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Blue Kentucky Girl

June 25th, 2020, 8:55pm by Sam Wang


(updated to reflect a narrow win by Amy McGrath over Charles Booker in the Democratic primary)

Senate Majority Leader Mitch McConnell (R-KY) has made a successful career out of exploiting the rules of government. He is the single greatest architect of changes that move the U.S. away from democracy. But national Democrats and voting rights advocates have used their hearts rather than their heads to work against him.

This week’s primary election in Kentucky highlighted the lack of perspective. Out-of-state advocates focused on polling station scarcity, while ignoring the actual high turnout that occurred. Second, Democrats poured money into candidacy of Amy McGrath, who has come very close to not making it through the primary. A better strategy – one that would not have depended on who won the primary – would draw upon local factors, including what Kentuckians were actually thinking and doing.

Voting rights advocates claimed in Kentucky that voting might be suppressed by having a few polling stations open, one per county.* But they were confounded by what citizens ended up doing: voting by mail in enormous numbers. The biggest driver of voting was an agreement reached between Governor Andy Beshear (D) and Secretary of State Michael Adams (R) to expand mailing and early voting options. Indeed, 868,000 mail-in ballots were requested, and long waits at most polling stations failed to materialize. While final numbers are still a week away, turnout is estimated to be around 1.1 million so far, close to double the turnout in 2016, when both parties had a competitive Presidential primary. This is the same pattern as what happened in Wisconsin in April: fears of voter suppression and skulduggery, offset  (and more so) by unprecedented levels of absentee voting. So the first correct (and bipartisan) answer is safe mail-in voting.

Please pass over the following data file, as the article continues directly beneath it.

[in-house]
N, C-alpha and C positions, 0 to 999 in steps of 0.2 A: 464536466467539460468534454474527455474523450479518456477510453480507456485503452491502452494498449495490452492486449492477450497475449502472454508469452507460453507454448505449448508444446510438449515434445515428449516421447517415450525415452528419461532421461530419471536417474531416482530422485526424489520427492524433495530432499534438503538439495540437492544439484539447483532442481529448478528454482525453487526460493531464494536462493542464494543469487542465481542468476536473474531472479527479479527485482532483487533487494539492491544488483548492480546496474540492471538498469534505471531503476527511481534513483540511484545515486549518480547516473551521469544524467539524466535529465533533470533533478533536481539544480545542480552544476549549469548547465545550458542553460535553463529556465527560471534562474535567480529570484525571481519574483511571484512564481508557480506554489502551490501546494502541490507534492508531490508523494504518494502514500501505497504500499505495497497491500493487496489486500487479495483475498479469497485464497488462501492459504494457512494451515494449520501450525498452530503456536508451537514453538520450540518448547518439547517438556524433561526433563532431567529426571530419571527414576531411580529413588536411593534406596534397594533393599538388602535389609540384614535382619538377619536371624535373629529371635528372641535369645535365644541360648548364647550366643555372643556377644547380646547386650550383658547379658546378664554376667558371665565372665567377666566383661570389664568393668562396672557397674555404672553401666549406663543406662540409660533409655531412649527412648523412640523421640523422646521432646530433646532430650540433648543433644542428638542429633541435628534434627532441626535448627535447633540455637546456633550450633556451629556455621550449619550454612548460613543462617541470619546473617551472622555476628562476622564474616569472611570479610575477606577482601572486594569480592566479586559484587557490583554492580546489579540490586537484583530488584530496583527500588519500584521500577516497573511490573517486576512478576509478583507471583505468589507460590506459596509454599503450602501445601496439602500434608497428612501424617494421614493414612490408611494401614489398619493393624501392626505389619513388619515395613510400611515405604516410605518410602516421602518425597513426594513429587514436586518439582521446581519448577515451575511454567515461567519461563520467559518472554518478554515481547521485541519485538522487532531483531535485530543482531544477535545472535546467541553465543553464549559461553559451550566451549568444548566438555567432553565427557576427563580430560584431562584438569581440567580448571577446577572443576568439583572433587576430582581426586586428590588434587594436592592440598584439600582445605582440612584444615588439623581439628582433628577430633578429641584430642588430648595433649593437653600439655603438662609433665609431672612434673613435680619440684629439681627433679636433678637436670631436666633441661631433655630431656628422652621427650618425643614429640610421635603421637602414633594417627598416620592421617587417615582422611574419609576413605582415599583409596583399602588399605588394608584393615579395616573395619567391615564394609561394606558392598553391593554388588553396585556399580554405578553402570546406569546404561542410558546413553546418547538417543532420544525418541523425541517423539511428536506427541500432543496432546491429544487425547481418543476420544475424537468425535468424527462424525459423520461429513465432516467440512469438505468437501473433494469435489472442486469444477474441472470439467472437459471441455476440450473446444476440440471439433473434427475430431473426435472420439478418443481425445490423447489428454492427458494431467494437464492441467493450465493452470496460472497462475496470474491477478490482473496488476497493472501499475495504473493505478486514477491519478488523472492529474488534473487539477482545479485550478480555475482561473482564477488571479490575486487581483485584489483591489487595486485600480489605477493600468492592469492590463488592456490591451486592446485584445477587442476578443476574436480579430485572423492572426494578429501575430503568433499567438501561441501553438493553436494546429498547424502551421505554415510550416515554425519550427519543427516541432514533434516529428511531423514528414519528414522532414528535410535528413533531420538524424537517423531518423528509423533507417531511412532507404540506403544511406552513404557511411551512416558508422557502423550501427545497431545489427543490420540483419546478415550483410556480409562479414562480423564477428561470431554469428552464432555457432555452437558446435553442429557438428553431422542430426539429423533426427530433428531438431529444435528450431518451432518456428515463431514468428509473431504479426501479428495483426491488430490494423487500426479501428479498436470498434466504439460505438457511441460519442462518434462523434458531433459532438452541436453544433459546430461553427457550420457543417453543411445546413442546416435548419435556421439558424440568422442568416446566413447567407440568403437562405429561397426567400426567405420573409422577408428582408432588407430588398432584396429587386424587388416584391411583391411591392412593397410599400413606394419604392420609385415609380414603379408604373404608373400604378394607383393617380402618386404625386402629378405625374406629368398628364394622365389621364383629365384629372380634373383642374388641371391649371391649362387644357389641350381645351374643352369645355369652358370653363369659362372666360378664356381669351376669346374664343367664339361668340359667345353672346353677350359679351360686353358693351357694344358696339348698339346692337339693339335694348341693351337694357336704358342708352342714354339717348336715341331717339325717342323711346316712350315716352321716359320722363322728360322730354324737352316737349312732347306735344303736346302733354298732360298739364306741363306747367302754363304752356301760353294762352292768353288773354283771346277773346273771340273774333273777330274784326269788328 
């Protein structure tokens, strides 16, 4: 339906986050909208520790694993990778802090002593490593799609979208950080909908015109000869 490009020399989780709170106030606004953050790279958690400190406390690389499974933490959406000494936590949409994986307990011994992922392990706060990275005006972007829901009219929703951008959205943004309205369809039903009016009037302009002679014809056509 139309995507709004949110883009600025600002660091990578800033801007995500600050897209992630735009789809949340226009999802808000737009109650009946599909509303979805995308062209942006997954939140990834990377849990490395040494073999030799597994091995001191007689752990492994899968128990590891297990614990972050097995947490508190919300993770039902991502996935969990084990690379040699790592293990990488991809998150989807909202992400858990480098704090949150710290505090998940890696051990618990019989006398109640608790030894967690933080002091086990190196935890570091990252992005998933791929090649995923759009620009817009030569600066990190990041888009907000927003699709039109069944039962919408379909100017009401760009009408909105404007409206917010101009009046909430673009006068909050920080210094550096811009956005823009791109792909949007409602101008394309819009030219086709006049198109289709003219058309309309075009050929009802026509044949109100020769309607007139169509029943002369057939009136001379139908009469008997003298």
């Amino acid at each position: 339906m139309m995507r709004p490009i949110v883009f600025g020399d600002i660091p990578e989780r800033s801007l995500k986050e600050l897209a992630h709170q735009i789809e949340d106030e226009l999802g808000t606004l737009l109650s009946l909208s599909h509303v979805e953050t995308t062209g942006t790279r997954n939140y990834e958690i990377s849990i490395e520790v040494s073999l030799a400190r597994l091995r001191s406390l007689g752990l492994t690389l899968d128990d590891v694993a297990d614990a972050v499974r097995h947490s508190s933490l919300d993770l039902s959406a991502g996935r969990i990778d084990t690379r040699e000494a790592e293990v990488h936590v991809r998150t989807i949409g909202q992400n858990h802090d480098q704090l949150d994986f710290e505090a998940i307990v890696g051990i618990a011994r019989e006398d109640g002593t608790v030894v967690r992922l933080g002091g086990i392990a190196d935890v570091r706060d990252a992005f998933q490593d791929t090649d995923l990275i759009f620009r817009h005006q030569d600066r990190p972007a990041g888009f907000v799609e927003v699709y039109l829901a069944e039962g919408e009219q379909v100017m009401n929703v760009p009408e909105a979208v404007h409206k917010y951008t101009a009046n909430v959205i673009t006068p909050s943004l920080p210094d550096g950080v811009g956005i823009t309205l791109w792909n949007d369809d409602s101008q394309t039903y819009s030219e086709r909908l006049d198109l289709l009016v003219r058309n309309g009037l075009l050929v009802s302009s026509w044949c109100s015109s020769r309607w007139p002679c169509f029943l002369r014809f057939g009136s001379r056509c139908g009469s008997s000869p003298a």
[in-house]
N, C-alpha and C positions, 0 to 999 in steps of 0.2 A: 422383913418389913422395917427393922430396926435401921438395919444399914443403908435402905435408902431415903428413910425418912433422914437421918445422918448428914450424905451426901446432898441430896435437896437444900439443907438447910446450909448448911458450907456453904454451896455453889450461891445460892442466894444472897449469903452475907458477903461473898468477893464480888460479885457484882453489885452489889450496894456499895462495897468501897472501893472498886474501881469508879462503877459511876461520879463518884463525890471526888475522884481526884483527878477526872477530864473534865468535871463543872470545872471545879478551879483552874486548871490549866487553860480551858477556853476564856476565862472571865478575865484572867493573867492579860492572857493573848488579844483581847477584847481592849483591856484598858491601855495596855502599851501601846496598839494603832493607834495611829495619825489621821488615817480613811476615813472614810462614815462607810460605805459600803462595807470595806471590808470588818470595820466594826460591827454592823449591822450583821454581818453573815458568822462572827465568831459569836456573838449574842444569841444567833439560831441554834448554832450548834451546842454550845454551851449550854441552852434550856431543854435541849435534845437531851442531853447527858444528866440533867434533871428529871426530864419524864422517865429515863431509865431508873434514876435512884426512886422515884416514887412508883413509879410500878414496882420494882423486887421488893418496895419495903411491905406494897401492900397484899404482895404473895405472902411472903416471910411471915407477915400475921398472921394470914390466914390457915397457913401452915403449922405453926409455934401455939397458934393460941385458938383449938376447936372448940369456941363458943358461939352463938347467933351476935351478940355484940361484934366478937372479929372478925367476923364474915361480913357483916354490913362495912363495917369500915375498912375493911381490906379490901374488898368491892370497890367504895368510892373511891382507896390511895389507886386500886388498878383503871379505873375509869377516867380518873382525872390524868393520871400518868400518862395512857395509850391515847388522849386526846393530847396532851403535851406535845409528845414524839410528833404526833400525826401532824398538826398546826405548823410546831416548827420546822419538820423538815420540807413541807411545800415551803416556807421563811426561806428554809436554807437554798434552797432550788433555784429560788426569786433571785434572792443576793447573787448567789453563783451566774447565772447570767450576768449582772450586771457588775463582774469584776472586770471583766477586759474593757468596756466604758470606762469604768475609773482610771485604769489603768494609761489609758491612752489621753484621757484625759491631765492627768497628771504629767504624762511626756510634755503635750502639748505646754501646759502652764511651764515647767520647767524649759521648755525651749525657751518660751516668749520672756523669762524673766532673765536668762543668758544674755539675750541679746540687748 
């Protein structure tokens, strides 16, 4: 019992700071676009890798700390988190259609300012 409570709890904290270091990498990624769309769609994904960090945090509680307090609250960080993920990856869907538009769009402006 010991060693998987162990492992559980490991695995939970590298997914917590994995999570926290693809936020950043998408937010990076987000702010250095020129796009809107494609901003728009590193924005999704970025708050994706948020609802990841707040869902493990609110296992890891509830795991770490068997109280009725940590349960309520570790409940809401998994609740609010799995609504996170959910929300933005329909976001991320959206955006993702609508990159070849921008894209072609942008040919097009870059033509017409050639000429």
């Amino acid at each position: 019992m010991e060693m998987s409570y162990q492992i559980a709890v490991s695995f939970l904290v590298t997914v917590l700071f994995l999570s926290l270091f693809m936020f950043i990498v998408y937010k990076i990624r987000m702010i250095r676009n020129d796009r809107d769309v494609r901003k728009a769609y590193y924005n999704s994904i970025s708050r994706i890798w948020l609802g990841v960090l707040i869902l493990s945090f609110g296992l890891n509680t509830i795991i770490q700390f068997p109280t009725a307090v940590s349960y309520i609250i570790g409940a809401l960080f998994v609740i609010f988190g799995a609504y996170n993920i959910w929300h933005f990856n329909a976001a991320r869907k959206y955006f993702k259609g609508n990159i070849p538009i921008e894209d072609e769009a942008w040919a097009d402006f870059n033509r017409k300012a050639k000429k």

(Note: for a great overview of lessons learned from primaries so far – and risks for November – see Michael Wines’s great article in the New York Times today.)

National Democrats also ran the risk of firing their ammunition prematurely in backing Amy McGrath for Senate. Opinion polls showed her doing well in a hypothetical November matchup against McConnell. A national darling because of her compelling life story and narrow House campaign loss in 2018, she raised $40 million, driven in large part by animosity towards McConnell. However, the story on the ground was more complicated. Progressive Charles Booker of Louisville, the youngest black state representative in the state, developed a broad coalition that included about half of the State Democratic House Caucus. His support included conservative rural Democrats like former Attorney General Greg Stumbo. His late surge has made it a very close race. Even if McGrath pulls it out, giving donations to her might have been a rash move.

Our Senate tracker has been scraping McGrath (D) vs. McConnell (R) data. If Booker’s lead (see AP vote tracker here) were to hold by next Tuesday once the votes are in, we would switch to Booker vs. McConnell data. Expect a sharp drop, since there’s only one such survey, and it shows McConnell up by 14 points. If Booker gets the nomination, we will see how that changes.